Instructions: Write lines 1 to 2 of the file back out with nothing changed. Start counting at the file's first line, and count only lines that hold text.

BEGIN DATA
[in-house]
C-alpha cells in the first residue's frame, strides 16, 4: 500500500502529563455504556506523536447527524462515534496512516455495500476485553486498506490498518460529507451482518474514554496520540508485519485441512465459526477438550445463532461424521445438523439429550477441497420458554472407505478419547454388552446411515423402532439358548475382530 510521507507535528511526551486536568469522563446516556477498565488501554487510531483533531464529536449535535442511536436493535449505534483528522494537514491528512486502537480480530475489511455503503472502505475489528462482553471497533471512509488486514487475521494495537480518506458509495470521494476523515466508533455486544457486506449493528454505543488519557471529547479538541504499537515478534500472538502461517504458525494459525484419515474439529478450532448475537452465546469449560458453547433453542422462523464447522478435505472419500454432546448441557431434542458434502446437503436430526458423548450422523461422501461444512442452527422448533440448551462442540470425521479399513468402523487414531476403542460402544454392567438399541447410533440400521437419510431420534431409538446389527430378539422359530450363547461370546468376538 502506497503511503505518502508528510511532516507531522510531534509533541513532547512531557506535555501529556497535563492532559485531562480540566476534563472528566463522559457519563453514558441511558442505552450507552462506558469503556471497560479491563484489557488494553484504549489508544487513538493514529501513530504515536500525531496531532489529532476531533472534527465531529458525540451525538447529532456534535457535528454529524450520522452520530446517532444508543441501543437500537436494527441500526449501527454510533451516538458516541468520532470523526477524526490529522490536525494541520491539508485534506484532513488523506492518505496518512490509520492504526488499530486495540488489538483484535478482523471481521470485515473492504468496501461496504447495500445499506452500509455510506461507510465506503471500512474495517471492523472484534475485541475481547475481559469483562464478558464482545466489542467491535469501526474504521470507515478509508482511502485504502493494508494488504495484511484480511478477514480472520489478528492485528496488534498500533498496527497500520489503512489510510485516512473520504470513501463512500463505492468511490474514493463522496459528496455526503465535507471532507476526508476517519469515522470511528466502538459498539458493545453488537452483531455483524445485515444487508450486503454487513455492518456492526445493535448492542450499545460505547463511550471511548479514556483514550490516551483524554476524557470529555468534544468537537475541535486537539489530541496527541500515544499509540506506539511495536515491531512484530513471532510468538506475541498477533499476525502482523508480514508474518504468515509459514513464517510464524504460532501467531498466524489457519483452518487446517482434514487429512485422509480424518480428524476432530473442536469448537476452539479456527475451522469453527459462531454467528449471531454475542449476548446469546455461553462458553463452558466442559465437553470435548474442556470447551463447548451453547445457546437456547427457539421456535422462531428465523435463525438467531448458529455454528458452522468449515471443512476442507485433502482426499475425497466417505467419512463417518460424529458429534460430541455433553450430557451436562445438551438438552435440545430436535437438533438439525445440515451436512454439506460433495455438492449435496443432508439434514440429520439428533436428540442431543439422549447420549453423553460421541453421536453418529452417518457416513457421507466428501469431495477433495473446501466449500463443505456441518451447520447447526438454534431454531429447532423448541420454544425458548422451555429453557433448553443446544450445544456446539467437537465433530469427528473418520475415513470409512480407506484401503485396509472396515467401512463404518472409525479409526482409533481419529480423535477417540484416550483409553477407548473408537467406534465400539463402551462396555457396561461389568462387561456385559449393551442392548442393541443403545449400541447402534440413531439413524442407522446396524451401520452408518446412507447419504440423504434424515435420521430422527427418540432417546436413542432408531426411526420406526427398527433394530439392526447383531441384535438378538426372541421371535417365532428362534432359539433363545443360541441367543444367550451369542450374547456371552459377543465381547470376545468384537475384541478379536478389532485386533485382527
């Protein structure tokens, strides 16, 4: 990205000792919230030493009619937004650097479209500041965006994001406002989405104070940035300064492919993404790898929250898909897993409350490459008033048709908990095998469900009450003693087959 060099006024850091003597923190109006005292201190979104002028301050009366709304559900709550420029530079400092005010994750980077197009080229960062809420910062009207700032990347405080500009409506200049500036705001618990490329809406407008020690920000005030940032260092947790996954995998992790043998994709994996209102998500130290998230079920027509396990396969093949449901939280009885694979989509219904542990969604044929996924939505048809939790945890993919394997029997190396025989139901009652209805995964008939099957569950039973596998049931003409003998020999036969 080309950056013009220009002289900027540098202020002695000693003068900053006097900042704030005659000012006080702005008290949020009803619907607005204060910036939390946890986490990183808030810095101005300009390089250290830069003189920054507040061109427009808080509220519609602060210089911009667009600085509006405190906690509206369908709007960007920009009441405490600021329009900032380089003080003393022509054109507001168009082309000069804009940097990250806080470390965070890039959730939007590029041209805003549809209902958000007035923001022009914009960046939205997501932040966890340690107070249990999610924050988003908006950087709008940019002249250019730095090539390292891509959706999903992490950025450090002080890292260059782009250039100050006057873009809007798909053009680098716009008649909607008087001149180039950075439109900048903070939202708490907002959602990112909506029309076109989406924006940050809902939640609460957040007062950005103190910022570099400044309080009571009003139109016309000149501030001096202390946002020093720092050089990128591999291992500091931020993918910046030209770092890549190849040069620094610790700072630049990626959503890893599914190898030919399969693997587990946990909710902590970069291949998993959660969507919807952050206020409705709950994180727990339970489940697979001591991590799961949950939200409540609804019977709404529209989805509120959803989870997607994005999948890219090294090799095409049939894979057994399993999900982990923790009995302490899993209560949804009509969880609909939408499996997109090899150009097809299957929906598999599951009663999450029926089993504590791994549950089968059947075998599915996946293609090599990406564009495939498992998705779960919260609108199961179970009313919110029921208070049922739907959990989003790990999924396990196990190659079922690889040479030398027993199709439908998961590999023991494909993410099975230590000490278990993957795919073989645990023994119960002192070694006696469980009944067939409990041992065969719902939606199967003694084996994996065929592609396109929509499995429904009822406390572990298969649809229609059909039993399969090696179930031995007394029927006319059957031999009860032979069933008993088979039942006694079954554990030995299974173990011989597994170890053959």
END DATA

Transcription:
[in-house]
C-alpha cells in the first residue's frame, strides 16, 4: 500500500502529563455504556506523536447527524462515534496512516455495500476485553486498506490498518460529507451482518474514554496520540508485519485441512465459526477438550445463532461424521445438523439429550477441497420458554472407505478419547454388552446411515423402532439358548475382530 510521507507535528511526551486536568469522563446516556477498565488501554487510531483533531464529536449535535442511536436493535449505534483528522494537514491528512486502537480480530475489511455503503472502505475489528462482553471497533471512509488486514487475521494495537480518506458509495470521494476523515466508533455486544457486506449493528454505543488519557471529547479538541504499537515478534500472538502461517504458525494459525484419515474439529478450532448475537452465546469449560458453547433453542422462523464447522478435505472419500454432546448441557431434542458434502446437503436430526458423548450422523461422501461444512442452527422448533440448551462442540470425521479399513468402523487414531476403542460402544454392567438399541447410533440400521437419510431420534431409538446389527430378539422359530450363547461370546468376538 502506497503511503505518502508528510511532516507531522510531534509533541513532547512531557506535555501529556497535563492532559485531562480540566476534563472528566463522559457519563453514558441511558442505552450507552462506558469503556471497560479491563484489557488494553484504549489508544487513538493514529501513530504515536500525531496531532489529532476531533472534527465531529458525540451525538447529532456534535457535528454529524450520522452520530446517532444508543441501543437500537436494527441500526449501527454510533451516538458516541468520532470523526477524526490529522490536525494541520491539508485534506484532513488523506492518505496518512490509520492504526488499530486495540488489538483484535478482523471481521470485515473492504468496501461496504447495500445499506452500509455510506461507510465506503471500512474495517471492523472484534475485541475481547475481559469483562464478558464482545466489542467491535469501526474504521470507515478509508482511502485504502493494508494488504495484511484480511478477514480472520489478528492485528496488534498500533498496527497500520489503512489510510485516512473520504470513501463512500463505492468511490474514493463522496459528496455526503465535507471532507476526508476517519469515522470511528466502538459498539458493545453488537452483531455483524445485515444487508450486503454487513455492518456492526445493535448492542450499545460505547463511550471511548479514556483514550490516551483524554476524557470529555468534544468537537475541535486537539489530541496527541500515544499509540506506539511495536515491531512484530513471532510468538506475541498477533499476525502482523508480514508474518504468515509459514513464517510464524504460532501467531498466524489457519483452518487446517482434514487429512485422509480424518480428524476432530473442536469448537476452539479456527475451522469453527459462531454467528449471531454475542449476548446469546455461553462458553463452558466442559465437553470435548474442556470447551463447548451453547445457546437456547427457539421456535422462531428465523435463525438467531448458529455454528458452522468449515471443512476442507485433502482426499475425497466417505467419512463417518460424529458429534460430541455433553450430557451436562445438551438438552435440545430436535437438533438439525445440515451436512454439506460433495455438492449435496443432508439434514440429520439428533436428540442431543439422549447420549453423553460421541453421536453418529452417518457416513457421507466428501469431495477433495473446501466449500463443505456441518451447520447447526438454534431454531429447532423448541420454544425458548422451555429453557433448553443446544450445544456446539467437537465433530469427528473418520475415513470409512480407506484401503485396509472396515467401512463404518472409525479409526482409533481419529480423535477417540484416550483409553477407548473408537467406534465400539463402551462396555457396561461389568462387561456385559449393551442392548442393541443403545449400541447402534440413531439413524442407522446396524451401520452408518446412507447419504440423504434424515435420521430422527427418540432417546436413542432408531426411526420406526427398527433394530439392526447383531441384535438378538426372541421371535417365532428362534432359539433363545443360541441367543444367550451369542450374547456371552459377543465381547470376545468384537475384541478379536478389532485386533485382527